Amino acids activate mTORC1 through RAG proteins and the Ragulator complex (Sancak et al., 2008, 2010). The homologs RAGA or RAGB (also known as RRAGA and RRAGB; hereafter RAGA/B), form heterodimers with RAGC or RAGD (also known as RRAGC and RRAGD; hereafter RAGC/D) (Sancak et al., 2008). The RAGs localize to lysosomes by binding to the scaffold Ragulator complex, consisting of LAMTOR1 (also known as p18), LAMTOR2 (p14), LAMTOR3 (MP1), LAMTOR4 (C7orf59) and LAMTOR5 (HBXIP) (Bar-Peled et al., 2012; Sancak et al., 2010). During starvation, mTORC1 is mostly dispersed in the cytoplasm. Upon amino acid stimulation, the RAGA/B–RAGC/D complex is converted into the RAGA/B-GTP–RAGC/D-GDP form, binds to Raptor, and recruits mTORC1 to the lysosome surface (Sancak et al., 2008). Recent studies have revealed that cytosolic amino acids signal to mTORC1 through specific sensor molecules. The GATOR1 complex acts as a GTPase-activating protein (GAP) for RAGA/B, and the GATOR2 complex plays a positive role in mTORC1 regulation by binding to GATOR1 at the lysosome (Bar-Peled et al., 2013). Cytosolic leucine directly binds to the leucine sensor sestrin 2, and suppresses the sestrin-2–GATOR2 interaction to activate mTORC1 (Wolfson et al., 2015). Cytosolic arginine directly binds to the arginine sensor CASTOR1, which interacts with GATOR2 in the absence of arginine, and regulates the CASTOR1–GATOR2 interaction for the activation of mTORC1 (Chantranupong et al., 2016).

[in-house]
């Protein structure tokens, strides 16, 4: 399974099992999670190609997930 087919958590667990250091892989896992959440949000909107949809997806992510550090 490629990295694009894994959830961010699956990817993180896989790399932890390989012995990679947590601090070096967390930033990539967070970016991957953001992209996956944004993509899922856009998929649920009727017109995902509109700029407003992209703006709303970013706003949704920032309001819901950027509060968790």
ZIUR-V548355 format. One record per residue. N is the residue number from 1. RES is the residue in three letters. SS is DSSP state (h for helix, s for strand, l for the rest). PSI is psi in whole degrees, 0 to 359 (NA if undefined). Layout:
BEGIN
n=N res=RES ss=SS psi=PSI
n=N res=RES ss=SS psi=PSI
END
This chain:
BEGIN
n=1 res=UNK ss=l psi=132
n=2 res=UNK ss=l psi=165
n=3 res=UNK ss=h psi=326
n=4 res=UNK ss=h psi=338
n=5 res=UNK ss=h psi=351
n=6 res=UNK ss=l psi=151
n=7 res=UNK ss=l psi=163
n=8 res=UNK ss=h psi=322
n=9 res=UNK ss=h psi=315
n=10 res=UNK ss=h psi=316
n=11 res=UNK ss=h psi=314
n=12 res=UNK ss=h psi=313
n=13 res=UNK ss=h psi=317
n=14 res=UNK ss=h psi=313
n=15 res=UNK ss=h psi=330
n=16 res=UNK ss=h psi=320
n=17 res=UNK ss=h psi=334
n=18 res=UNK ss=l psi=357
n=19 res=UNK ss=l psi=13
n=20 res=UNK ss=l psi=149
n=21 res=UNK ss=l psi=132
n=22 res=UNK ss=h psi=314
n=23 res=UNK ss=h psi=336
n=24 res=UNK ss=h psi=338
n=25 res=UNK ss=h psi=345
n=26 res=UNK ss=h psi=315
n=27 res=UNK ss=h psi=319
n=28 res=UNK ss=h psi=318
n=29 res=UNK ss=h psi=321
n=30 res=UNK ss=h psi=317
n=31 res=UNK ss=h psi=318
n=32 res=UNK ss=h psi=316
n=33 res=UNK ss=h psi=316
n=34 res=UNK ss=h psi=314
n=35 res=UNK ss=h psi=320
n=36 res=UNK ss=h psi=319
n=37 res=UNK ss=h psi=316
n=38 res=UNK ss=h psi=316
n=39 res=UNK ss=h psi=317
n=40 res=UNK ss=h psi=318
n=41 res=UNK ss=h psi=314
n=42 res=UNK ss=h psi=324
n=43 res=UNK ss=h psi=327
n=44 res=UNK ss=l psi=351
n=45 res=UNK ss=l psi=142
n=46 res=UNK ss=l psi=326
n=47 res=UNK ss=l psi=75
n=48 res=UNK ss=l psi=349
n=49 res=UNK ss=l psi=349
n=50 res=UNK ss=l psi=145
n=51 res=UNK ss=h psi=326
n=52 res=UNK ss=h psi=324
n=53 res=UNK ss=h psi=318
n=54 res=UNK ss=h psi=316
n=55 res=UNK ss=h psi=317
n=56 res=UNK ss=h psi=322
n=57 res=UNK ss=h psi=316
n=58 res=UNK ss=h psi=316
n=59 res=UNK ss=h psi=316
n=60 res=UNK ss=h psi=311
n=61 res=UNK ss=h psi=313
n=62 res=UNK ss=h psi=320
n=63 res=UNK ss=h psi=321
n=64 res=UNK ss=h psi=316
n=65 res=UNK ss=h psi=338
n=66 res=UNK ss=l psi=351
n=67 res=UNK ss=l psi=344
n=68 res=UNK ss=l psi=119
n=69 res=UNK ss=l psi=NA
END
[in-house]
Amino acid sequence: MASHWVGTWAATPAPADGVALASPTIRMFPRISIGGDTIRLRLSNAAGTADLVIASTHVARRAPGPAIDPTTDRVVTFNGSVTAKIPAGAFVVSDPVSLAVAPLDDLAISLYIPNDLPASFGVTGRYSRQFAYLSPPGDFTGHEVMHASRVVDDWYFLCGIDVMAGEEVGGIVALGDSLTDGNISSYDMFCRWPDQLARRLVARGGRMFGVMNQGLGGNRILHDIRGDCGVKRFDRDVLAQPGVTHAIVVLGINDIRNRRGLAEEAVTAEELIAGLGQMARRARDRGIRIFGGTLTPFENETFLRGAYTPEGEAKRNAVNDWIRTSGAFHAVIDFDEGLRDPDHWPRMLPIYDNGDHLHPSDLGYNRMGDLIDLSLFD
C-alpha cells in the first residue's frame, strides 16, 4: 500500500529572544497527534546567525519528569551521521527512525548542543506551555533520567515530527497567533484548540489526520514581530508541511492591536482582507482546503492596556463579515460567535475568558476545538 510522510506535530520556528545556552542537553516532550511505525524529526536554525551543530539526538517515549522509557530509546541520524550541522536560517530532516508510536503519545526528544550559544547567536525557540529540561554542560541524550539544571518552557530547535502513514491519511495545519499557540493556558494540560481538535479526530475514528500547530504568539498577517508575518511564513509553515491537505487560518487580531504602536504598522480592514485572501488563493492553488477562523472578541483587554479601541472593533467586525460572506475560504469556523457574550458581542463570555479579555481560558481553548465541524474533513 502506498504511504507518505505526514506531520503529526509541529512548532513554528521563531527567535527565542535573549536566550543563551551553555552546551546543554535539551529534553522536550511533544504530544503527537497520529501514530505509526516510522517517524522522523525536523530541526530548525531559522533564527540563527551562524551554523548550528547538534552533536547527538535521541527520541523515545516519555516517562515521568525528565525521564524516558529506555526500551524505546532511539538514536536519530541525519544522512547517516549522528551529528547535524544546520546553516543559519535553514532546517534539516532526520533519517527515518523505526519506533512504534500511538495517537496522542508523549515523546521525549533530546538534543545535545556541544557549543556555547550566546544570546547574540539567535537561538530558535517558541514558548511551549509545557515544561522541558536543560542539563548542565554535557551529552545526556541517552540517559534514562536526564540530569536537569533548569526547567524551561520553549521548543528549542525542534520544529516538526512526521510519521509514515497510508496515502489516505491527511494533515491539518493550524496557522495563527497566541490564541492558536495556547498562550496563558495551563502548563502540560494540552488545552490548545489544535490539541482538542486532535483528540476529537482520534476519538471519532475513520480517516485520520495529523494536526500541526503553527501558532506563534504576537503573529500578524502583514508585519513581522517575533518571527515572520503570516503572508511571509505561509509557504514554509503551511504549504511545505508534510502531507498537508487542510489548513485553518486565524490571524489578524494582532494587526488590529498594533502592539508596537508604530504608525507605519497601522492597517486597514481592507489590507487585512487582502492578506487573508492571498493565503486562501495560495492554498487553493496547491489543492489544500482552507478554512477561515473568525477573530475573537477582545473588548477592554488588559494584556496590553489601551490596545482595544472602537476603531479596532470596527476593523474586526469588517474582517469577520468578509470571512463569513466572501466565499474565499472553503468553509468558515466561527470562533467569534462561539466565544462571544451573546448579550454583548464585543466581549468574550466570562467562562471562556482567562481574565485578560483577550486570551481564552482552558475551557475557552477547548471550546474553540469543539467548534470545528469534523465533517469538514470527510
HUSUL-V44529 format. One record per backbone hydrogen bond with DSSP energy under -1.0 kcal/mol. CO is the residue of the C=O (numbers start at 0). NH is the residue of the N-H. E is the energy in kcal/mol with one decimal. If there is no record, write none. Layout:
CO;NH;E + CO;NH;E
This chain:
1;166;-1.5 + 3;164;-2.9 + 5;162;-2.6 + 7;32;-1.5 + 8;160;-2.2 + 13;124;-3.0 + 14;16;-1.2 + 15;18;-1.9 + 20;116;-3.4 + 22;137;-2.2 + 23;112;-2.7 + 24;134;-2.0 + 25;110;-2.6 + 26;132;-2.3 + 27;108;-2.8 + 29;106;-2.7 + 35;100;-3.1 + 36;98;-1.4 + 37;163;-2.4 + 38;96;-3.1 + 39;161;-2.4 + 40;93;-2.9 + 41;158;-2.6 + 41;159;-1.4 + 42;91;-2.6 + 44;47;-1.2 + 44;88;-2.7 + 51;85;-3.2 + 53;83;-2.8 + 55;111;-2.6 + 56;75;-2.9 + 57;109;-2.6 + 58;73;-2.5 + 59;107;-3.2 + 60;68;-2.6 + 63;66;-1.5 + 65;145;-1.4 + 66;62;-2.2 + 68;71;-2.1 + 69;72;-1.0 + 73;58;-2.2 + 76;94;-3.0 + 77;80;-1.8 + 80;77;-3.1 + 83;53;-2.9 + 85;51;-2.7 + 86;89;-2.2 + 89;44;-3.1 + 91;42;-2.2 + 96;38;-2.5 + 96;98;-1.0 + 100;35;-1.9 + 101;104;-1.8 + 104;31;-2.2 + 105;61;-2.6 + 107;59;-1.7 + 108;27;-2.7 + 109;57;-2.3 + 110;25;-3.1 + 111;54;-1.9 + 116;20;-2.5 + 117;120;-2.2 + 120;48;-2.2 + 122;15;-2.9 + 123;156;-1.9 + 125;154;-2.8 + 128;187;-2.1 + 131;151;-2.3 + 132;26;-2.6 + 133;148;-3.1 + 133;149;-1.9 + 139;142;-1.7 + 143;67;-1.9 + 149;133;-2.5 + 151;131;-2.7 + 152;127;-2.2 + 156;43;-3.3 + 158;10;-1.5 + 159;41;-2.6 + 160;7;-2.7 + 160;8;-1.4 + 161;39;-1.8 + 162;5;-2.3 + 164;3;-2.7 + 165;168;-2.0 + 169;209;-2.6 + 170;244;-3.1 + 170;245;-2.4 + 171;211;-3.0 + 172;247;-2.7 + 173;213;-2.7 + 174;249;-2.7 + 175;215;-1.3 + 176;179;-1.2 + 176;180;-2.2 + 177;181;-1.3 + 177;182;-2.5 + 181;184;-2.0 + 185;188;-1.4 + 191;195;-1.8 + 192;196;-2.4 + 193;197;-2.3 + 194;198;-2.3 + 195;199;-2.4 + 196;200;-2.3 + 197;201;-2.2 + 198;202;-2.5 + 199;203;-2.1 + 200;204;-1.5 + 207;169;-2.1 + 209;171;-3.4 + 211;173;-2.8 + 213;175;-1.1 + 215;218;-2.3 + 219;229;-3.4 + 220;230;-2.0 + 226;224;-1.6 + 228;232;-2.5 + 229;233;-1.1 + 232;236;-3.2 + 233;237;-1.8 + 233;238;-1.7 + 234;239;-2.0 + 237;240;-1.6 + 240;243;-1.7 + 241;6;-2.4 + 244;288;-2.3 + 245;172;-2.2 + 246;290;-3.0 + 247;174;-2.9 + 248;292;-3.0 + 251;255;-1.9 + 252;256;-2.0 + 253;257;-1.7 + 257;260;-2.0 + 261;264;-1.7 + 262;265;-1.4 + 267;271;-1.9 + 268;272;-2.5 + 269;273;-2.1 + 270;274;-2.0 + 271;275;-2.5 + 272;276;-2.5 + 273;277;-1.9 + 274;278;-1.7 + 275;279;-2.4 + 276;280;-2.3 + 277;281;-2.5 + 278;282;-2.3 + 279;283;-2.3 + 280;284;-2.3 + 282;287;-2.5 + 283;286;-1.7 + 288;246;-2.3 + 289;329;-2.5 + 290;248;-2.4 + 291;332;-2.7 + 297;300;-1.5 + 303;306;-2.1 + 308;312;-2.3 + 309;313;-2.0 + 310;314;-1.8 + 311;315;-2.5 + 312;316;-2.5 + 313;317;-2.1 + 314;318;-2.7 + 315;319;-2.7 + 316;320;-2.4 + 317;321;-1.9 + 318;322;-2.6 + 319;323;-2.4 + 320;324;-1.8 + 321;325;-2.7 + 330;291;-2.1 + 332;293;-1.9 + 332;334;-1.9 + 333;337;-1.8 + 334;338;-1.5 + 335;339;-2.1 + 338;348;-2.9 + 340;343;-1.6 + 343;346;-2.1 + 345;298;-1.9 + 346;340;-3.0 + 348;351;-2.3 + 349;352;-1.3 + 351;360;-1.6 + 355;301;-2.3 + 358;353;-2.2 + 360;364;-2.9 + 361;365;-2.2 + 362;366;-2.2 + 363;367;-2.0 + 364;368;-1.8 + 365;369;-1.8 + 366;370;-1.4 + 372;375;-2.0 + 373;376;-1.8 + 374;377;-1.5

Ras homolog enriched in brain (Rheb), a small GTP-binding protein, is an mTORC1 activator that has been suggested to be localized on the lysosome (Aspuria and Tamanoi, 2004; Menon et al., 2014). In response to amino acid supply, recruitment of mTORC1 to the lysosomal membrane leads to an mTORC1–Rheb interaction, the critical mechanism for mTORC1 activation (Sancak et al., 2010). In response to insulin and growth hormones, the phosphoinositide 3-kinase (PI3K) and AKT pathway suppress the tuberous sclerosis complex (TSC), the GAP of Rheb (Dibble and Manning, 2013; Inoki et al., 2003). It has been also reported that growth factor signaling requires nutrients to activate mTORC1 (Nobukuni et al., 2005; Sancak et al., 2008). However, the lysosomal localization of Rheb remains controversial, and localization of Rheb on the plasma membrane, endoplasmic reticulum (ER), Golgi and peroxisome has also been reported (Buerger et al., 2006; Hanker et al., 2010; Jiang and Vogt, 2008; Manifava et al., 2016; Thomas et al., 2014; Zhang et al., 2013). Therefore, the cellular location where Rheb activates mTORC1 remains an enigma.